After action report: Secret Cinema’s Guardians of the Galaxy

I’ve written about Secret Cinema before: Bridgerton and Moulin Rouge and mentions of others. It’s fair to say I’m a fan. Guardians of the Galaxy improves on their world-running, but the viewing experience is so-so. Is that important? Not to me – the Secret World was a blast.

“Secret Cinema do “immersive experiences” based on films. You shows up, you’re in an immersive space, then you watch the film.”

From my post “It’s a secret”

I’m fond of saying larp is immersive, interactive and in-character. Everyone and their dog is calling their work “immersive” right now, have been for years. For me, immersive is combination of the physical and the mental; you’re in a space and a state of mind which puts you *in* the work, not just acting as an external observer. I really should read the definitions others use; in drama circles in particular. Interactive events move you from observer to participant; as well as being in the world, your existence and actions are recognised. In-chararacter implies this presence and activity is driven not by your own self, but by the self of a character you’re portraying with their own ambitions, goals, and dreams.

Nice to see the rules laid out in the venue.
Photo by Mariam Nam Attack

Secret worlds

Secret Cinema’s Secret Worlds are real close to larp. They’re immersive, they’re interactive, and you can choose to adopt a characterisation. (Caveat: See “Don’t mess with the narrative” below.) I suspect the main difference is that they’re avowedly for enjoyment, larp as a medium can do anything, Secret Cinema concentrates on entertaining the lovely punters.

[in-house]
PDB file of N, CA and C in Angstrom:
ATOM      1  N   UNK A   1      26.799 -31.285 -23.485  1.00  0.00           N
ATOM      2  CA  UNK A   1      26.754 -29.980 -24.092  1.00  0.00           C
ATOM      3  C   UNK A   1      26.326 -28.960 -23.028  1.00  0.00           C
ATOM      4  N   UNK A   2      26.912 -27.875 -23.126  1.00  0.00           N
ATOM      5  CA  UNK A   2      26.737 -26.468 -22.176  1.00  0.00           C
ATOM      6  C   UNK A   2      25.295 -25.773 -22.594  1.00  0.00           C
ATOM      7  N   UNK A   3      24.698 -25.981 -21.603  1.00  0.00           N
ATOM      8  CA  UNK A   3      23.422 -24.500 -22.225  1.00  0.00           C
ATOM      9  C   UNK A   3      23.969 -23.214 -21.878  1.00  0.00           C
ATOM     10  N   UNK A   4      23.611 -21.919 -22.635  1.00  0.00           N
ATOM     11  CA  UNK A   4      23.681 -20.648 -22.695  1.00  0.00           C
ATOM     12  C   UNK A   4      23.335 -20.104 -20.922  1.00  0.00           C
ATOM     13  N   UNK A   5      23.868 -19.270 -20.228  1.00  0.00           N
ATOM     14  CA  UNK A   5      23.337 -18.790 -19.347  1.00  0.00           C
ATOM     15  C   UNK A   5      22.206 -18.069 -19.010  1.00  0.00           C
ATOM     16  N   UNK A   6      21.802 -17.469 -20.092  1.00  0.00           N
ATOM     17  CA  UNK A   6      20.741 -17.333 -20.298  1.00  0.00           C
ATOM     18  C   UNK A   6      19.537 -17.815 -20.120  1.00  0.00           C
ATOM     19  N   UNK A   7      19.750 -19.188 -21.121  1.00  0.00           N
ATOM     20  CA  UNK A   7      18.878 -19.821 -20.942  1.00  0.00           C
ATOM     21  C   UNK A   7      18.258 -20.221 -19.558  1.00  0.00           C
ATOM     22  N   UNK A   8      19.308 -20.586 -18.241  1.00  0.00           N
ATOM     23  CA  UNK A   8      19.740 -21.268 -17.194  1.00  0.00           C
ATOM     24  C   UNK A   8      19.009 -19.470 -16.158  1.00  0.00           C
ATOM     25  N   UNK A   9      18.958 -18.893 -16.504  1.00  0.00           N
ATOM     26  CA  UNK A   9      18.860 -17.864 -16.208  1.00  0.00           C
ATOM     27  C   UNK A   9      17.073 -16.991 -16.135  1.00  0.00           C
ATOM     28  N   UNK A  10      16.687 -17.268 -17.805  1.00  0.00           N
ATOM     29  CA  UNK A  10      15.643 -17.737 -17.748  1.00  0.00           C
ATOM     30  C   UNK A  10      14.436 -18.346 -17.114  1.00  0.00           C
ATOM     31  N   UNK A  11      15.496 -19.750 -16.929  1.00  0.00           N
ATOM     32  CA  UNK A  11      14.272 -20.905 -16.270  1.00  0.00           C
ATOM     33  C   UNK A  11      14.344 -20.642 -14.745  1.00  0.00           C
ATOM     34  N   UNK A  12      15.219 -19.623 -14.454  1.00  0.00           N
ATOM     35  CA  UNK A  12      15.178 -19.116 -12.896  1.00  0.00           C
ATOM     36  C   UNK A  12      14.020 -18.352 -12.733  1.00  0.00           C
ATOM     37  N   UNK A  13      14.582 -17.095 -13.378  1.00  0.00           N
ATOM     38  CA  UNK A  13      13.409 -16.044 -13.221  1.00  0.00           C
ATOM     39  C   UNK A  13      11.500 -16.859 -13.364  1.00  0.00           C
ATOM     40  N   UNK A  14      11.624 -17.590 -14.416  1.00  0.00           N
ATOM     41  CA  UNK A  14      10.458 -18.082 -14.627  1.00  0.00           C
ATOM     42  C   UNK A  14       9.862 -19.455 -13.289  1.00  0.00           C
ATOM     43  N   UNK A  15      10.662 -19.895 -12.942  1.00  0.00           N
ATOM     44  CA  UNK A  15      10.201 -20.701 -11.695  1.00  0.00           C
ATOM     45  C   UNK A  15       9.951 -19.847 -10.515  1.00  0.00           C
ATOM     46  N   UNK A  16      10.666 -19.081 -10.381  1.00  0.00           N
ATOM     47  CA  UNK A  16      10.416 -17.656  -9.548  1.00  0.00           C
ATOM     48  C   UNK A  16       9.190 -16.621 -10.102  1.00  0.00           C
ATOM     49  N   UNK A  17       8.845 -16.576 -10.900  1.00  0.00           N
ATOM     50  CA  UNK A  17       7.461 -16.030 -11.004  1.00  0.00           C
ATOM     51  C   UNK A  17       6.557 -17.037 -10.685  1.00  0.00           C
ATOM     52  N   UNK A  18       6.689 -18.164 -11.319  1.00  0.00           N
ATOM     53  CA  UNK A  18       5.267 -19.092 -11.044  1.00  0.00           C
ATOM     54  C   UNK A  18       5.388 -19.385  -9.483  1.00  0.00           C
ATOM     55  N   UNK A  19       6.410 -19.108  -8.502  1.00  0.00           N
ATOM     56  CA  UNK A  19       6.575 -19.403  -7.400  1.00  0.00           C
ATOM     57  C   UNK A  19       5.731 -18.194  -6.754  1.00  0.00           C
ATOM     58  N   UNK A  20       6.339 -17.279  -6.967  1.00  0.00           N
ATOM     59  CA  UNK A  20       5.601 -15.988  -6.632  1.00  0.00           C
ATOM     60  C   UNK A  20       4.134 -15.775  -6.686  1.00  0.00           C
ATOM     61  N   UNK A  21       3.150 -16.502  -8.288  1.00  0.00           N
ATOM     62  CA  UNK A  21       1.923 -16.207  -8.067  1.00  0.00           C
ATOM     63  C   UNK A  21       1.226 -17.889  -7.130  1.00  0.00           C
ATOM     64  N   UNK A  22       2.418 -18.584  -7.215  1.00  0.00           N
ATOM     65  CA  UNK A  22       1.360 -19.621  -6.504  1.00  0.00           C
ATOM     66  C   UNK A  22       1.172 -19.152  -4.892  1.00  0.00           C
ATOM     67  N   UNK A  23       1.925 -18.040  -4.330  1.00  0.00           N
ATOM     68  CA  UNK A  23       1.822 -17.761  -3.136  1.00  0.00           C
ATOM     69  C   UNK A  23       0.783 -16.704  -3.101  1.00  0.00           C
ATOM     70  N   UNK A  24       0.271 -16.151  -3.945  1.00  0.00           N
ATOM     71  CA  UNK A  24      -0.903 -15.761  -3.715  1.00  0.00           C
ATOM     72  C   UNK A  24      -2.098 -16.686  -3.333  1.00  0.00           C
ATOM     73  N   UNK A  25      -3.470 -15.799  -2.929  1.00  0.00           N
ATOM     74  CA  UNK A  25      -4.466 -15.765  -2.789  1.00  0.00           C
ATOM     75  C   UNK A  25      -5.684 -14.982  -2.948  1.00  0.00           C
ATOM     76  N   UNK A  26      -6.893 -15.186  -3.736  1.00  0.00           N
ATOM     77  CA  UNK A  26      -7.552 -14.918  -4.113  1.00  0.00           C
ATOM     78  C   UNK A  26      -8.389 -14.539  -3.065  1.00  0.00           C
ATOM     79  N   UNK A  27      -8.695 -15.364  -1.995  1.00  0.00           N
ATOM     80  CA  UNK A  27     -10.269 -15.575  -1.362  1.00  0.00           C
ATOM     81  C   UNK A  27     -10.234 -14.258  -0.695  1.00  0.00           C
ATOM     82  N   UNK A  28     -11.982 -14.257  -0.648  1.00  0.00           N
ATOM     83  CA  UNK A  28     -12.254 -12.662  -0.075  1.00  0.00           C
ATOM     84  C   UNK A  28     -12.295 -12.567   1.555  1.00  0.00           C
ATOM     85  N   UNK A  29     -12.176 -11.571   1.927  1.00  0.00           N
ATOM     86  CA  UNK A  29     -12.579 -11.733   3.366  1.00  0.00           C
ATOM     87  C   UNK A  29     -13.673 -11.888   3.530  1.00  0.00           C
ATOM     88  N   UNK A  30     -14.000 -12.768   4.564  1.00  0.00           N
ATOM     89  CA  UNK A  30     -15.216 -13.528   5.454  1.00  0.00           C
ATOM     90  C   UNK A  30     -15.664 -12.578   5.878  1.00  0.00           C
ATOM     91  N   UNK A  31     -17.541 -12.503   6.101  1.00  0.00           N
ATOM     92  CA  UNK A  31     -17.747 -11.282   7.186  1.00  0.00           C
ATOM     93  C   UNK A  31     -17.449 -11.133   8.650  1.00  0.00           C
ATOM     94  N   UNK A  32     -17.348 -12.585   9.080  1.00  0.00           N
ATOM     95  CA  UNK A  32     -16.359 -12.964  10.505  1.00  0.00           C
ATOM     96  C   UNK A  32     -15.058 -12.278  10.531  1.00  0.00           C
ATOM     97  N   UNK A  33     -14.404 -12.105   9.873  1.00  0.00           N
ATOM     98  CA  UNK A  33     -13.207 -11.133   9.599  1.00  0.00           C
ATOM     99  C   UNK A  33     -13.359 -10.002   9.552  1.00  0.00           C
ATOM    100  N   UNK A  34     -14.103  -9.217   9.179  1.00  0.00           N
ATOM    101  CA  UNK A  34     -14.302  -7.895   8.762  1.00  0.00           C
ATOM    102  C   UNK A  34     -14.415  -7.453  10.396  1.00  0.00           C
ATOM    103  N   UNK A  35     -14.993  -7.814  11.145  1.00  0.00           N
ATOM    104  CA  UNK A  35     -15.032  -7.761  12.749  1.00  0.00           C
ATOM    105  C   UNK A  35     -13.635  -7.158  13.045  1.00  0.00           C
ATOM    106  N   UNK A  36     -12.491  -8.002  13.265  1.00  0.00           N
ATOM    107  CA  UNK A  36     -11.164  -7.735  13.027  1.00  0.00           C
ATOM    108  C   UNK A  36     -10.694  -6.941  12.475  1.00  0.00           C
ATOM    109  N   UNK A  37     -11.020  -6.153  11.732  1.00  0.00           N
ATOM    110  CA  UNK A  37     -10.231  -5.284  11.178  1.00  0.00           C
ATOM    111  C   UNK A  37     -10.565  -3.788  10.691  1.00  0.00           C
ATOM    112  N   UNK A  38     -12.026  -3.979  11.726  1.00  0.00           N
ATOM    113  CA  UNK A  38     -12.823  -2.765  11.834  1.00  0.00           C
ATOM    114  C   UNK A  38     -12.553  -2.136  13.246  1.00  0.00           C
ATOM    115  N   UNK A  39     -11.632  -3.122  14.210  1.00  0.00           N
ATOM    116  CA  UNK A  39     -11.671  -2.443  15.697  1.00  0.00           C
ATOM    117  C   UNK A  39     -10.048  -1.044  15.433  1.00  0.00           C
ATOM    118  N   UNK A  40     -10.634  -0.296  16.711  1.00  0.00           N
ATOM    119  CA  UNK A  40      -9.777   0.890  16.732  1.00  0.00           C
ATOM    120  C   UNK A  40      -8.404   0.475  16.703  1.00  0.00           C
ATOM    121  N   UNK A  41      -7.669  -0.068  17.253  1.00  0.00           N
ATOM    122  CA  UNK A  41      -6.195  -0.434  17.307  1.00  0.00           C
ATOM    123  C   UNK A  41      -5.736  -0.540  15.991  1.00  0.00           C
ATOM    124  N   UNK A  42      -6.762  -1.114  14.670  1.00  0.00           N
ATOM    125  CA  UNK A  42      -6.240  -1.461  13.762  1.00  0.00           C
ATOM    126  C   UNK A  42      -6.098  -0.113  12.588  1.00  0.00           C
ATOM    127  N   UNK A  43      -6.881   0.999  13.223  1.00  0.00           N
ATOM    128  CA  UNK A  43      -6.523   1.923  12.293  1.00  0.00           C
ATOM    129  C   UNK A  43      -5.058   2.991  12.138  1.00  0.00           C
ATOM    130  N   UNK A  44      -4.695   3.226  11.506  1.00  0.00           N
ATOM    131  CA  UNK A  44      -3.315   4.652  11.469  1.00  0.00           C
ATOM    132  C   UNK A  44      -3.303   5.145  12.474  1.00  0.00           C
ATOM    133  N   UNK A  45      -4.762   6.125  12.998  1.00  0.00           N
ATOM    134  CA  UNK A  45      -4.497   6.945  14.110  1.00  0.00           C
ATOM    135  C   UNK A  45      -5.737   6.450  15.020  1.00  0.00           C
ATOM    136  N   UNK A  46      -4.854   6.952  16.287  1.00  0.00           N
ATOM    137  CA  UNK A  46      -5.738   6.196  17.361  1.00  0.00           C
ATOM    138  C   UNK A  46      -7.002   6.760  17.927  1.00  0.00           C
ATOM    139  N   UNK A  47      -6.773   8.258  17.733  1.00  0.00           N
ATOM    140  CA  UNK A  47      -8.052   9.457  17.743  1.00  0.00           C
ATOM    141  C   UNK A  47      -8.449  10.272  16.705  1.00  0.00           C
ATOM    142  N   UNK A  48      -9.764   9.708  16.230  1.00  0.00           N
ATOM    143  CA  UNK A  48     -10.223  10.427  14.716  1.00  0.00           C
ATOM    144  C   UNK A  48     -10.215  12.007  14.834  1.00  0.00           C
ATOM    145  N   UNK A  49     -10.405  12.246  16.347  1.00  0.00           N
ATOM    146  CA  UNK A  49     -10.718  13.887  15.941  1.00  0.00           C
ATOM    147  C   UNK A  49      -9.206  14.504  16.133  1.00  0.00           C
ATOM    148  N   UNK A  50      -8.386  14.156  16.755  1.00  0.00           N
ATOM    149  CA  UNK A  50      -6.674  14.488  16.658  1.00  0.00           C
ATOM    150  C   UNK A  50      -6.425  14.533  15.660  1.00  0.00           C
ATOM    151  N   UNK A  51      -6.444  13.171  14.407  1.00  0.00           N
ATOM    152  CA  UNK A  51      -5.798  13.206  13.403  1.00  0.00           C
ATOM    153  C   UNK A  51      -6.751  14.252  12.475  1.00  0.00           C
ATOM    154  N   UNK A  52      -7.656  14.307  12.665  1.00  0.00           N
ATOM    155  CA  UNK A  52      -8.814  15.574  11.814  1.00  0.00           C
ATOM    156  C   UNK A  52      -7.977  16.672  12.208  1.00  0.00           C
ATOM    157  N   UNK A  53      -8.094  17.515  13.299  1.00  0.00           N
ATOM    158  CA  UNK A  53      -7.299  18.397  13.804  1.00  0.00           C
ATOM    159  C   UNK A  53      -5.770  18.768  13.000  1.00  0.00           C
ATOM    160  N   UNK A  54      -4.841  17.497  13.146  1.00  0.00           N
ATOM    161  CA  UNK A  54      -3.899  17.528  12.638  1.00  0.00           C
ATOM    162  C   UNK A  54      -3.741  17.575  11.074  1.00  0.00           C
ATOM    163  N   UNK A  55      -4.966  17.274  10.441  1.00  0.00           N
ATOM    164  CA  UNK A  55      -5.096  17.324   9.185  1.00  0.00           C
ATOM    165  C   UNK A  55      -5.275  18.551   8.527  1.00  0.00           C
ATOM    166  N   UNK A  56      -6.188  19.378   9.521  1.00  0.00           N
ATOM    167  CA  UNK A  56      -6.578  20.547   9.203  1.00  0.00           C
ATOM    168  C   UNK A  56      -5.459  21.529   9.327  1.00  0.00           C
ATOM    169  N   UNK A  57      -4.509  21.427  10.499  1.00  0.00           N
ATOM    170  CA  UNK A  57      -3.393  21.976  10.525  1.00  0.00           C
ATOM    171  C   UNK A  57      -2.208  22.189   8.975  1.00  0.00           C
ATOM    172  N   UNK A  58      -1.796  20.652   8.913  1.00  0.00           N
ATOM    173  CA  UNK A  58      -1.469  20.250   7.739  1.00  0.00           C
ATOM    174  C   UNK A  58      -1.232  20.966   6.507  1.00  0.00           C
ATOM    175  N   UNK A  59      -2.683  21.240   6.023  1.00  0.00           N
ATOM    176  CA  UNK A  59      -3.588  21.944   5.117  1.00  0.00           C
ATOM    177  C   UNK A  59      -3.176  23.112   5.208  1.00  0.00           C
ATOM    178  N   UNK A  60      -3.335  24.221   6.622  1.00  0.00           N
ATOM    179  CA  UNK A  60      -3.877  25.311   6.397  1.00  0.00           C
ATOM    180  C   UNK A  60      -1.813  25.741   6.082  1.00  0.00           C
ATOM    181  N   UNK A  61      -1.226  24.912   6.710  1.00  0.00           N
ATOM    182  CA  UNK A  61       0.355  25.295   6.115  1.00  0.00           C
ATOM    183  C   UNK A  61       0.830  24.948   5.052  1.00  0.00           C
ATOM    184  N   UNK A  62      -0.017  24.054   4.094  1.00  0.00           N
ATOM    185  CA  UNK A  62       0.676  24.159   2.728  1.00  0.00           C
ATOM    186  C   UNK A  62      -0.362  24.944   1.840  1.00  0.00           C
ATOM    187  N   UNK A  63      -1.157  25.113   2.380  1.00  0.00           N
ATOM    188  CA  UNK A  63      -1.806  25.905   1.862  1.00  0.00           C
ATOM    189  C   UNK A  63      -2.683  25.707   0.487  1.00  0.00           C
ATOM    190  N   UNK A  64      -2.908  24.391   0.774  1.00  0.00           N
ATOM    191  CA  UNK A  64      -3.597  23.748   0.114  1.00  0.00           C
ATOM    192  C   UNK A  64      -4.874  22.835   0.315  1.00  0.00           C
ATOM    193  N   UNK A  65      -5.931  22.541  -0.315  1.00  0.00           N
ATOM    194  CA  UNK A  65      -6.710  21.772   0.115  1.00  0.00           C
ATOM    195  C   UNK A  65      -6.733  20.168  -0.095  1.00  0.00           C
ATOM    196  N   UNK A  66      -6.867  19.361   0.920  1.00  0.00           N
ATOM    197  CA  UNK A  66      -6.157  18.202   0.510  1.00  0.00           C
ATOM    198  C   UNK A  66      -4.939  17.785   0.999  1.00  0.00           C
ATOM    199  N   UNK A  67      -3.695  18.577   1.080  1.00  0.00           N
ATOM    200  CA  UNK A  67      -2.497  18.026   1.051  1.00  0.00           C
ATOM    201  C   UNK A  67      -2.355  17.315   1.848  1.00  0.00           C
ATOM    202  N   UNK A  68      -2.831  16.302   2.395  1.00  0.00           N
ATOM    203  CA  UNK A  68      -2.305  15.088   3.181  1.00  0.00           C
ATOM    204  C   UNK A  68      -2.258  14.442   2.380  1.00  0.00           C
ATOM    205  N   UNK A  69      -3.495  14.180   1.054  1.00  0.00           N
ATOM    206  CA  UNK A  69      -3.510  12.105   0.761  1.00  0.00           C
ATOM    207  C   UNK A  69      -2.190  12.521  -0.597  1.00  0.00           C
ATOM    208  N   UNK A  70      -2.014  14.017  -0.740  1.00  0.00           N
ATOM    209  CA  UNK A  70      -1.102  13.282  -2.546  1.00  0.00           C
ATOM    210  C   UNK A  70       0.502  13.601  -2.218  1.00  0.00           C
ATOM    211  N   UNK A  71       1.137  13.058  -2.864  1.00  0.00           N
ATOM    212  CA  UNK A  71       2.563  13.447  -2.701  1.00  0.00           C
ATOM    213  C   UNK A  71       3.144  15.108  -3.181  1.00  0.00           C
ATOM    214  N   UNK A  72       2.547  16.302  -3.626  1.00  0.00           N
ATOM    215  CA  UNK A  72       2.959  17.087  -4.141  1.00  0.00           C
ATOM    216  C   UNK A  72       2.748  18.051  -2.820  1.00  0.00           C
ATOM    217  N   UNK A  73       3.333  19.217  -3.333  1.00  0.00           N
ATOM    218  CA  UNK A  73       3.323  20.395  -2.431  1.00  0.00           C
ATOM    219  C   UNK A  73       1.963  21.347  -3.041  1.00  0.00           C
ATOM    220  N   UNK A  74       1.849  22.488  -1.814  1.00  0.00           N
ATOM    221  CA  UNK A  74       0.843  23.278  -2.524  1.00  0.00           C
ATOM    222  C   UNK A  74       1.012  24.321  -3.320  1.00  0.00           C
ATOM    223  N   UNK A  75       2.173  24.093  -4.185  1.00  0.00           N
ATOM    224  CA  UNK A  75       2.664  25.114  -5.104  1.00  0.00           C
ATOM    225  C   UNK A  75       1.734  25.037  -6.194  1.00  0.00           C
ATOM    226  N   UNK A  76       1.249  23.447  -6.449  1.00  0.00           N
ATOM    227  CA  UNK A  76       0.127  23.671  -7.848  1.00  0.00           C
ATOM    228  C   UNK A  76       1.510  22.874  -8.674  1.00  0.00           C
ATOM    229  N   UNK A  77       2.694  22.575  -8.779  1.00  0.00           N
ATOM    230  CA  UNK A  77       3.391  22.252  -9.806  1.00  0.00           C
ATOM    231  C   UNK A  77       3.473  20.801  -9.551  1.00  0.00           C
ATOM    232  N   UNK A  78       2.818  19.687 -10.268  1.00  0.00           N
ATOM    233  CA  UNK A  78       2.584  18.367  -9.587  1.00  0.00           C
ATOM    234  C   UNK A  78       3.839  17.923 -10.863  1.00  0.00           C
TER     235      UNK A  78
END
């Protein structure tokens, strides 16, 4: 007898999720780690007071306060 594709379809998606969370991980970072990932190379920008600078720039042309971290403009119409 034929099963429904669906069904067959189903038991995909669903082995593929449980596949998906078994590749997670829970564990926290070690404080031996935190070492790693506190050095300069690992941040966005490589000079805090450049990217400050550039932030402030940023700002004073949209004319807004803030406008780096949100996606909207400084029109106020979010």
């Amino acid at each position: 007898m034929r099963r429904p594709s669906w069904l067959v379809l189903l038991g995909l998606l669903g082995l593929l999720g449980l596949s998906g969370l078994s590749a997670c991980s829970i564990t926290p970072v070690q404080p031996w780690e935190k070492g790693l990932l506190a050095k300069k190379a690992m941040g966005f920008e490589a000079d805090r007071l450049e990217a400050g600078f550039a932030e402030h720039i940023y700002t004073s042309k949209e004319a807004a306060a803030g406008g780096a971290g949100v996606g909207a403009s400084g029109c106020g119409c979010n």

When it comes to Immersive, Guardians of the Galaxy’s production design was really good. They took the worlds from the film, and made them real. Costumes were on point, the actors were instantly recognisable as their characters, the set was excellent. The reveal when you first arrived was right up there with their Star Wars experience. Someone had really thought that through. That’s not unusual from them, though. Their work varies from great to subline. Bladerunner was off this scale, and beyond. So; Guardians scores well, although not beyond expectation.

Where Guardians took a step up was in its Interaction. Missions have been a part of Secret Cinema’s world since – well, at least since my first, Empire Strikes Back. You’d get passed between actors – larp would call them npcs of course – with clues to get into secret areas, pursue the plot of the experience and so on. Guardians took this and amped it up with a way if bringing your own play with you. Before the evening, they cued you in. Bring “Terran treasures, earn units.” So beautifully on theme for the setting, so in tune with the films. So well done. Trading was neat. On top of that, missions. You earned Units for doing stuff, you earned more for doing stuff well. The fact they ended up on a score board, and there was a winner – mostly irrelevant to me, although there was an amount of playful competition on a fan group I’m in. Beautifully playful, actually. The fact the world recognised your actions. Priceless. Also some nice “time-multiplying”; codes to crack, that kind of thing. Engagement that didn’t need actor time. Added to the fact that considering what to bring, and acquiring it was a whole other thing to talk about beforehand. Really clever. Brought us all closer into the brand. Great marketing as well as a richer experience.